Anthony Bruce is the longtime Executive Director of the Berkeley Architectural Heritage Association (BAHA). He put together this wonderful and sympathetic book about the PPIE, using both the family materials and PPIE items he researched and gathered as the Exposition Centennial approached. 

The result is not only a loving look at how the life of one Berkeley household intersected with the great exposition which he accurately calls “the grand social center for the entire San Francisco Bay Area” in 1915, but a solid contribution to published scholarship about the PPIE. It’s also a really handsome book, filled with color illustrations and laid out by Bruce himself.  

The book divides into three sections.  

First, there’s a roughly chronological account of the PPIE, intermittently seen through family eyes and letters as they get their advance ticket books, join the throngs on Opening Day, help other locals “receive” visitors at the California Building, entertain the Japanese Commissioner to the Exposition at a Berkeley dinner party, and visit various attractions, shows, and special events throughout the year.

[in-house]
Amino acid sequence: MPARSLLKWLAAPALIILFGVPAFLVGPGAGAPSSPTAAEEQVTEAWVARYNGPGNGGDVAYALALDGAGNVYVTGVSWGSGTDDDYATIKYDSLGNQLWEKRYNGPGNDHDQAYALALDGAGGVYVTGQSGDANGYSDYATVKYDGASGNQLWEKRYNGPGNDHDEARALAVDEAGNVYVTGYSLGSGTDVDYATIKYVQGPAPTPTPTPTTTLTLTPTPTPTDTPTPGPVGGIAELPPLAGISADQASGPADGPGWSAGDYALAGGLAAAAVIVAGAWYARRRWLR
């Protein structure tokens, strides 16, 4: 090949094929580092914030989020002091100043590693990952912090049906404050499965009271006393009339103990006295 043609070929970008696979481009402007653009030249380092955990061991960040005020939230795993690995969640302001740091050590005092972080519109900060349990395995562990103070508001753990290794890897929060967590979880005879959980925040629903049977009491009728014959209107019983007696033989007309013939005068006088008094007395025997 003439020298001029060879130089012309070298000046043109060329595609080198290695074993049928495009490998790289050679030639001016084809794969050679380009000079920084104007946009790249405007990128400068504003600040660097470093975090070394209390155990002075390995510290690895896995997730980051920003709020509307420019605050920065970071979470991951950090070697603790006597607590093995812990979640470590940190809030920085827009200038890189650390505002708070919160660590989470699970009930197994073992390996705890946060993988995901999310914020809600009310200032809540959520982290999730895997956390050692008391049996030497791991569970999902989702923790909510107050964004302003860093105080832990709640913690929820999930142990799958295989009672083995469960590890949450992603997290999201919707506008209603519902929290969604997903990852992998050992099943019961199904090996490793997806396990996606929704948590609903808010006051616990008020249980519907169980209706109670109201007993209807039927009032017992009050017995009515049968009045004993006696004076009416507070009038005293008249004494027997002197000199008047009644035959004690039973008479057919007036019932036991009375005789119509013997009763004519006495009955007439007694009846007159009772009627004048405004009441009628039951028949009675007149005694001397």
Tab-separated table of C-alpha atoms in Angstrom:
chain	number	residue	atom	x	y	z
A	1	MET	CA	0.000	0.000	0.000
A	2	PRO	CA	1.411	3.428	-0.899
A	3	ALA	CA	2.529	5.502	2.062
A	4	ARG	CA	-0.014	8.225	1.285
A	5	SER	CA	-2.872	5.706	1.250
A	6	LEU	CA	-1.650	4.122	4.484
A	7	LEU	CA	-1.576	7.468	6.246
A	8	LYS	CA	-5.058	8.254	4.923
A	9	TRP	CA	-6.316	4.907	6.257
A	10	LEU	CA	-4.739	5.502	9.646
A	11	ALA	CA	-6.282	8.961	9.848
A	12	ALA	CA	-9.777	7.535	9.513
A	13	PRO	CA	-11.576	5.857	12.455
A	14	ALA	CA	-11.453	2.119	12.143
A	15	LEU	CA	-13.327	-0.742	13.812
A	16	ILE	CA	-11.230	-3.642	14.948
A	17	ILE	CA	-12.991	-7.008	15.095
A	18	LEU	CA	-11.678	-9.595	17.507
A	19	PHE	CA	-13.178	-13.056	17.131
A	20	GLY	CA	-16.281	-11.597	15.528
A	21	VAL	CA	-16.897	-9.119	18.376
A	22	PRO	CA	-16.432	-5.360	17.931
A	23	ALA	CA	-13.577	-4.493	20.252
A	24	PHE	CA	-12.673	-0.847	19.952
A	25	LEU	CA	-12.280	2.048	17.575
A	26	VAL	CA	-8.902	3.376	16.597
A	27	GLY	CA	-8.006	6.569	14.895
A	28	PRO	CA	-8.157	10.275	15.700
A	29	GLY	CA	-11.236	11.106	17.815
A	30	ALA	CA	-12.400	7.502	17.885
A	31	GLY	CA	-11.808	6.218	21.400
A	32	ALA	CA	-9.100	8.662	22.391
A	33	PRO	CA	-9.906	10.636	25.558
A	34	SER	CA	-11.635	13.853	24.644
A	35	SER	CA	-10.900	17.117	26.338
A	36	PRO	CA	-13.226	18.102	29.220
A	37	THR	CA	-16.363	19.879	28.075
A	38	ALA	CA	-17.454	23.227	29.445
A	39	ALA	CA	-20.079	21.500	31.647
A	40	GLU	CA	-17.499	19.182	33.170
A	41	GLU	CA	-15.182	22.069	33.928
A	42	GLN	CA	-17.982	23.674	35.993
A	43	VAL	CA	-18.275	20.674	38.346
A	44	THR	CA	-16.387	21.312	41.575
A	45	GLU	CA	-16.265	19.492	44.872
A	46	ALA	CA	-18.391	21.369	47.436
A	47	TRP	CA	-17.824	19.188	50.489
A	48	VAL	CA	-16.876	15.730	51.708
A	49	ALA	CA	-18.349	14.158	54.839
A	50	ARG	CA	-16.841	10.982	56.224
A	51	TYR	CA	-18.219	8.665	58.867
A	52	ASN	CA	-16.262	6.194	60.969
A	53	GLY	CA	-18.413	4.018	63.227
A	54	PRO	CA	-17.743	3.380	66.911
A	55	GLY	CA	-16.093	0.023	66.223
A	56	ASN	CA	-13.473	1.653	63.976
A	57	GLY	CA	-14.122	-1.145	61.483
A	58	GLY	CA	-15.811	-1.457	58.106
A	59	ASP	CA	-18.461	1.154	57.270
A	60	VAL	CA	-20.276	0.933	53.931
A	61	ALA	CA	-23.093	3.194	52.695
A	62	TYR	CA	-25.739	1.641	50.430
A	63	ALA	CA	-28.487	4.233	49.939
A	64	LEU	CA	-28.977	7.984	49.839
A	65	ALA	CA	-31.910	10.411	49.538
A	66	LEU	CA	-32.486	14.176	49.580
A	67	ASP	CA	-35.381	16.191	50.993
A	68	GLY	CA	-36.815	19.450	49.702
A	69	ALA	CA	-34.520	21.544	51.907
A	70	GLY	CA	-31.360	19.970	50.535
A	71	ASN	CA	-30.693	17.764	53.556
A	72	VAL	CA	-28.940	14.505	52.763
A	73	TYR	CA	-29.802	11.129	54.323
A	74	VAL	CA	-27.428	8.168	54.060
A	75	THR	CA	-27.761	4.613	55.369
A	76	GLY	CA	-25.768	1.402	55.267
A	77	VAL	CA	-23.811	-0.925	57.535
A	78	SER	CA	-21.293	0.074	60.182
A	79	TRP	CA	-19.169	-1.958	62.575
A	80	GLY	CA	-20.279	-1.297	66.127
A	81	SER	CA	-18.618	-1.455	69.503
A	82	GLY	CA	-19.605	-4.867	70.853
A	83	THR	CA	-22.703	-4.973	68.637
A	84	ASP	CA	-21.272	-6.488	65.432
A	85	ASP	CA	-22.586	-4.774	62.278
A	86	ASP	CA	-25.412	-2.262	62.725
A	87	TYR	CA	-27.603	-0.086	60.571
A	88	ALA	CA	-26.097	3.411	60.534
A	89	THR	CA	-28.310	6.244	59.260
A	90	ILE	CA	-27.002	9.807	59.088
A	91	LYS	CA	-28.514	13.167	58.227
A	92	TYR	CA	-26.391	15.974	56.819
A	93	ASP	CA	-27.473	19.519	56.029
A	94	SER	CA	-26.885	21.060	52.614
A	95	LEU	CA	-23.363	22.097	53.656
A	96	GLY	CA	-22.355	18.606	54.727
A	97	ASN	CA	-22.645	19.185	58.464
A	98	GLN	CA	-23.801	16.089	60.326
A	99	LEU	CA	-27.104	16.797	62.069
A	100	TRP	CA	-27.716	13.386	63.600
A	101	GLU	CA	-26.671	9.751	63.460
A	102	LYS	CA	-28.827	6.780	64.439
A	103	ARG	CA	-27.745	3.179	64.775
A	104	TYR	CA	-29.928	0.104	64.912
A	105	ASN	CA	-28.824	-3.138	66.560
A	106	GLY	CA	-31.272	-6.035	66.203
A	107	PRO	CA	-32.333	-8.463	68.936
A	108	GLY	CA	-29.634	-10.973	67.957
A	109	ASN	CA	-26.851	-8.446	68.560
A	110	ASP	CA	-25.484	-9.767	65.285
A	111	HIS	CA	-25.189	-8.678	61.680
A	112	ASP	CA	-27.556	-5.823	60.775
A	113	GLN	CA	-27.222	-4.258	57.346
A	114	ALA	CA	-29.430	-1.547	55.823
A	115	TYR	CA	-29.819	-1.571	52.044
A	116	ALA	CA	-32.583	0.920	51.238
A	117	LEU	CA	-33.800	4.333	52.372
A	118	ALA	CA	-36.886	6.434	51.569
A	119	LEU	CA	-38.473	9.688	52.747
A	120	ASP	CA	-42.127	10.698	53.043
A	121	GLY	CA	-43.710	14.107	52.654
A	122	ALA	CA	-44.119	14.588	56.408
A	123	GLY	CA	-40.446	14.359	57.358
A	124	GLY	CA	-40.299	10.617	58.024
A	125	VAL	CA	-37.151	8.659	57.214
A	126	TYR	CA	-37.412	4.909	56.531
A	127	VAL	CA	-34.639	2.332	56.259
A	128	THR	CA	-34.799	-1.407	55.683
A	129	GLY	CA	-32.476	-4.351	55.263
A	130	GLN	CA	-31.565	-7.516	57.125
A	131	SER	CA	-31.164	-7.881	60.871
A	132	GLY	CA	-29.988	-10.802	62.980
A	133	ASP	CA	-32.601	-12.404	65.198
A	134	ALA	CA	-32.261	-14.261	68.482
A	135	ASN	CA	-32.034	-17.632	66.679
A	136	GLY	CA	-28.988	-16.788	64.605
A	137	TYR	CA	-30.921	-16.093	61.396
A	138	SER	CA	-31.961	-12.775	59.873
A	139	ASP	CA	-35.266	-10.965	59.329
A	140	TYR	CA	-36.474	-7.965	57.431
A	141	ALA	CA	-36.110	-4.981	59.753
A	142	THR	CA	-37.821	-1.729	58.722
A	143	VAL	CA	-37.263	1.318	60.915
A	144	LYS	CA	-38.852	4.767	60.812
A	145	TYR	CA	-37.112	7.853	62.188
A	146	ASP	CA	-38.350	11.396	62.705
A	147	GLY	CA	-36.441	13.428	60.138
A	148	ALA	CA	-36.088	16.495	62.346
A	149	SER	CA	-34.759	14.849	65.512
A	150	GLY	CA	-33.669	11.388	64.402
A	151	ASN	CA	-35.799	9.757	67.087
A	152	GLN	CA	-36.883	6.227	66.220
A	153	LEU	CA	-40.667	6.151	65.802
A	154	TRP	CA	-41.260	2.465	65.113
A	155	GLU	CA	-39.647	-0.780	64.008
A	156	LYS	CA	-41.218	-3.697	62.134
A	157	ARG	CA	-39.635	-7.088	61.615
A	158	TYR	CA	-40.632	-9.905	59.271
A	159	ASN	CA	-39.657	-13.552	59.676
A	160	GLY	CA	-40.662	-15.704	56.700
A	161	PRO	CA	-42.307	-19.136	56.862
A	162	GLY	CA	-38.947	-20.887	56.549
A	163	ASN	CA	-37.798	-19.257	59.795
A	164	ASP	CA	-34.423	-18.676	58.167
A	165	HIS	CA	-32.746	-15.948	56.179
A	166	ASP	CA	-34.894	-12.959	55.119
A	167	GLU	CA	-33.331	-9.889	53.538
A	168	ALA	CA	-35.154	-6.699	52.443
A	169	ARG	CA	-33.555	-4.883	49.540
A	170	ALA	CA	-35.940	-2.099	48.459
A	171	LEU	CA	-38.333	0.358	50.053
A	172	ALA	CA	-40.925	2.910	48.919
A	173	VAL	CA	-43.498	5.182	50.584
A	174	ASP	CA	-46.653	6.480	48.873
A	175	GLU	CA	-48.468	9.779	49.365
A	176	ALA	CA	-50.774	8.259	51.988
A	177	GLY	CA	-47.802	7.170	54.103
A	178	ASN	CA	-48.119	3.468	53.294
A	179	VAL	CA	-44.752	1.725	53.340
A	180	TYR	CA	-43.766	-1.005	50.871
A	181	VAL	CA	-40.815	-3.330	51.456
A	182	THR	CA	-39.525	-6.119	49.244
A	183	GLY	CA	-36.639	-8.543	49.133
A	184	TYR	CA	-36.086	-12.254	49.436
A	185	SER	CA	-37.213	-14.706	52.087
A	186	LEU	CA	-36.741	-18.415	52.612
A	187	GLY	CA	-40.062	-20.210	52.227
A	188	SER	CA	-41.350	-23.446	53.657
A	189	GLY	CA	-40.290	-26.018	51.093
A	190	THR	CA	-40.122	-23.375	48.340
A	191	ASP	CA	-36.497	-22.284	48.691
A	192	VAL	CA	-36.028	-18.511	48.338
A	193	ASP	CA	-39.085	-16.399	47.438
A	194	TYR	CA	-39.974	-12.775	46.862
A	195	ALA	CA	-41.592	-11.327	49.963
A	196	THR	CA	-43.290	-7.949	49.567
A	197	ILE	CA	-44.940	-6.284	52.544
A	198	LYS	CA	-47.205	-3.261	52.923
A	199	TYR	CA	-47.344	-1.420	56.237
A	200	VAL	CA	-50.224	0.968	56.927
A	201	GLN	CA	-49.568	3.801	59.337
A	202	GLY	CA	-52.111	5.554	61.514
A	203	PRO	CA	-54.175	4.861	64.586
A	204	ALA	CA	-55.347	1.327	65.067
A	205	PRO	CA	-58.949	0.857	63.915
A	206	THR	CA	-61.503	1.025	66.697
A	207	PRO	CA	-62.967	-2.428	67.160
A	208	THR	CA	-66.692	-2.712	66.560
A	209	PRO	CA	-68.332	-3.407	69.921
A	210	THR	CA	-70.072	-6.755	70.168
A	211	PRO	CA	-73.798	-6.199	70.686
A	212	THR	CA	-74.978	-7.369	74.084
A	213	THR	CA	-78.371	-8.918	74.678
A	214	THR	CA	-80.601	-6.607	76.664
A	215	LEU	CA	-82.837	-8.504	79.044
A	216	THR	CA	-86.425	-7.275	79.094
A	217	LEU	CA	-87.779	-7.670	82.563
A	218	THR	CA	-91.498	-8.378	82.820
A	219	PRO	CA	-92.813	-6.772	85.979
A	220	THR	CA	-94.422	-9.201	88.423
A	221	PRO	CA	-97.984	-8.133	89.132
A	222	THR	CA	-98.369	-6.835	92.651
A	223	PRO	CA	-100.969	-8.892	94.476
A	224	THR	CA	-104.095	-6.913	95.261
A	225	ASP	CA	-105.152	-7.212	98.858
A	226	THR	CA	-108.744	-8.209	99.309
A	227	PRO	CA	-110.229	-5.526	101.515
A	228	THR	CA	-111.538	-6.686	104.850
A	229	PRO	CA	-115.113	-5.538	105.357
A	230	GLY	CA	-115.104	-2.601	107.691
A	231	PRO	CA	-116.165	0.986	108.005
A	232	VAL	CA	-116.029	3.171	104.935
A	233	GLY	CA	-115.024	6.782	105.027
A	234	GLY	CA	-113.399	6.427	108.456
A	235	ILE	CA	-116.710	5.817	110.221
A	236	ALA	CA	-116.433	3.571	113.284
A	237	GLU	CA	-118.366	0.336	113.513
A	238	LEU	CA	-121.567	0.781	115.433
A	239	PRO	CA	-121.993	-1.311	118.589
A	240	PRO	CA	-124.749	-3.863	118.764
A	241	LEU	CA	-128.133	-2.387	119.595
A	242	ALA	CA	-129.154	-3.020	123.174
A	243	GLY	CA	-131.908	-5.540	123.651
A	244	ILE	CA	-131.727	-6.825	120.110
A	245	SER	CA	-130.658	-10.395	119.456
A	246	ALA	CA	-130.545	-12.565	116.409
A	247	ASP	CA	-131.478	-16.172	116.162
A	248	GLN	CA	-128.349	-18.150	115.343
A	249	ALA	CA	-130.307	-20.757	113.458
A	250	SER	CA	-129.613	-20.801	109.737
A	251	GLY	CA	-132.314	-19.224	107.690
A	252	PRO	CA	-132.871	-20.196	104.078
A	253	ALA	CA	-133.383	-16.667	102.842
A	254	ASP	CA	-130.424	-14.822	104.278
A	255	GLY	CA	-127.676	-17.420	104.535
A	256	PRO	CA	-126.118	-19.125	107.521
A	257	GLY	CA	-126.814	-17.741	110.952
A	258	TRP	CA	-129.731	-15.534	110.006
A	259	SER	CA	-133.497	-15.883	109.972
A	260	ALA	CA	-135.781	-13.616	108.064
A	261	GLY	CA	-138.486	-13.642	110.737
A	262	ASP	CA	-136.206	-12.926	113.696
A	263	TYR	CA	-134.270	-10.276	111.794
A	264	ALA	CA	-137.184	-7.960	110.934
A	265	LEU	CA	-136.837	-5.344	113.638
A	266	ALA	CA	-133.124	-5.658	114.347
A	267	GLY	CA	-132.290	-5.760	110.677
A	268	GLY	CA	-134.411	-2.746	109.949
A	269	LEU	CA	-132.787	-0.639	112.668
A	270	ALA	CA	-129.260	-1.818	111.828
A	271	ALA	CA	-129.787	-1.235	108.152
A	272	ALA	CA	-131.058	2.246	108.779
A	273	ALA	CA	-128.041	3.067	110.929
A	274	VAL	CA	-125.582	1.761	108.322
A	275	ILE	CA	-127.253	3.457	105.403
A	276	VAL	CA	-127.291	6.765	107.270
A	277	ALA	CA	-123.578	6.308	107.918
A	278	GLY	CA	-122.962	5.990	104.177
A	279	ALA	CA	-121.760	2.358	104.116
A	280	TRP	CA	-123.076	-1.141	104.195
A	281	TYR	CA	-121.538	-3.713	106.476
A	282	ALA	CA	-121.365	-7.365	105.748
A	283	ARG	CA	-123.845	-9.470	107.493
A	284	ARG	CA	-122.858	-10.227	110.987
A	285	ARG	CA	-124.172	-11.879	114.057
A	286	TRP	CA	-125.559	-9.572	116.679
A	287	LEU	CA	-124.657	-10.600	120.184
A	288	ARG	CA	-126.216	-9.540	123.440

You’ll join “Nannie” as she cajoles Exposition gardeners into giving her bloomed-out tulip bulbs to bring back to her Berkeley garden, writes to her business traveling husband about the latest doings, savors exotic pineapple at the Hawaiian pavilion, and slips inside the guard rail at the Pennsylvania State Building to get a family picture taken next to the Liberty Bell. 

The last section is in the form of an extensive walk through the PPIE grounds and buildings, with many illustrations and quotes from period guidebooks and descriptions. This is really excellent stuff, since it pulls together in a very coherent, readable, and fully illustrated way the explanations and insights of numerous contemporary reviewers. 

In between, Bruce provides detailed bibliographical descriptions of several of the key guidebooks, most of which were written by Berkeley residents and scholars, some of them family friends. 

If you want to “remember” the PPIE in fine form, add this book to your library along with Laura Ackley’s Jewel City centennial history of the Exposition. 

You can buy the book online through Amazon ($39.95), and the Berkeley Architectural Heritage Association also has a few copies for sale at its office. 


Book Three: Quirky Berkeley 


If you follow online writing about contemporary Berkeley, you’ve probably seen one of Tom Dalzell’s extensively illustrated articles about the street-visible art oddities and unusual cultural customs of Berkeley.  

This is a really fun little book by Heyday, published earlier this year, that captures many of those experiences and objects in print.  

Since there is so much on line about Tom and “Quirky Berkeley”, including his own extensive website, I won’t write more, except to say visit his website, quirkyberkeley.com and definitely get the book. It’s perfectly sized to be a stocking stuffer. But don’t buy it on Amazon. Get it instead at some Berkeley bookstore you love, and want to see survive. That way you’ll help the quirk continue.